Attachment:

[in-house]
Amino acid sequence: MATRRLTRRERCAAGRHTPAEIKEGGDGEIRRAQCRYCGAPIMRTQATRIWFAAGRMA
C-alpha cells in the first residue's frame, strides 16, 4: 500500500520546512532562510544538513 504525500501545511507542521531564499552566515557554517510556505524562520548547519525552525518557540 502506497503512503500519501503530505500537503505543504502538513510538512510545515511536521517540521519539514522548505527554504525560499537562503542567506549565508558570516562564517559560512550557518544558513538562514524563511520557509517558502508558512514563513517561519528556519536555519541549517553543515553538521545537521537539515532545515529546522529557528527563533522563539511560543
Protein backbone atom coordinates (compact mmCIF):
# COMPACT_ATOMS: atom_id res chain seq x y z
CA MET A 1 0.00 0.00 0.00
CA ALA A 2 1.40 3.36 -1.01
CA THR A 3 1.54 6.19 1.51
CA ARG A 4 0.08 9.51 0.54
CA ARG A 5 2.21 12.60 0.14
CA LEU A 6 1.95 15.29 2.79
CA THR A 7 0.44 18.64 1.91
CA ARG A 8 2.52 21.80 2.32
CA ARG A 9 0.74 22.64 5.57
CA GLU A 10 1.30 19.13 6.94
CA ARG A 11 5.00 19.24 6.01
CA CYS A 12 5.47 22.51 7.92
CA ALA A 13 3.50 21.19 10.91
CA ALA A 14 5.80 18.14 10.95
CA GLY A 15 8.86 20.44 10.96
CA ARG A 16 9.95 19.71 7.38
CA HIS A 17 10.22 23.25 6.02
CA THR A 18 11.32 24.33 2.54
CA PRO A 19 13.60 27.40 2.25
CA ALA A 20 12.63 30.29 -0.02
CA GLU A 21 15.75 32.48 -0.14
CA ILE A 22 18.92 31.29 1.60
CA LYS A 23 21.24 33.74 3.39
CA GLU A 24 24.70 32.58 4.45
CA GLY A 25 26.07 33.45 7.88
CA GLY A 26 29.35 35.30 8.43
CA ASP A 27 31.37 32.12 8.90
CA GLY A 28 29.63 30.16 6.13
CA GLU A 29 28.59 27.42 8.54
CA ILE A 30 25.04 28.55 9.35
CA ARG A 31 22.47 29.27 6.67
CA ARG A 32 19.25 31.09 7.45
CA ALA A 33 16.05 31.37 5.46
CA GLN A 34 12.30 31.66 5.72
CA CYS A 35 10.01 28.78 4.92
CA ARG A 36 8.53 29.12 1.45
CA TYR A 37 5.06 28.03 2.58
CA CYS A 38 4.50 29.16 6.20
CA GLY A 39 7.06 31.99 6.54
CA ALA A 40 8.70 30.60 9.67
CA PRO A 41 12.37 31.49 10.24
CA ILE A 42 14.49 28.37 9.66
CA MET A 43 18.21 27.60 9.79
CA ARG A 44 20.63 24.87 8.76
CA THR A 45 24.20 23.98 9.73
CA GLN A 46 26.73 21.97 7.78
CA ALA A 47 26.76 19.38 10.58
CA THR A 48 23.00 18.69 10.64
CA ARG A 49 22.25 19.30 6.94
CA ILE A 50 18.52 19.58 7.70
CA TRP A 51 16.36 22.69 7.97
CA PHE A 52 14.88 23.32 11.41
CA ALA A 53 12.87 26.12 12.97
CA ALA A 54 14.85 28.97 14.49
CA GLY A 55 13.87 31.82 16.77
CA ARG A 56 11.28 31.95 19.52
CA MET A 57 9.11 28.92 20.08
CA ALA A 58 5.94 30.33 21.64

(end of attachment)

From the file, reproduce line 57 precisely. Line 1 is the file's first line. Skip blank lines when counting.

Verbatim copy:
CA PHE A 52 14.88 23.32 11.41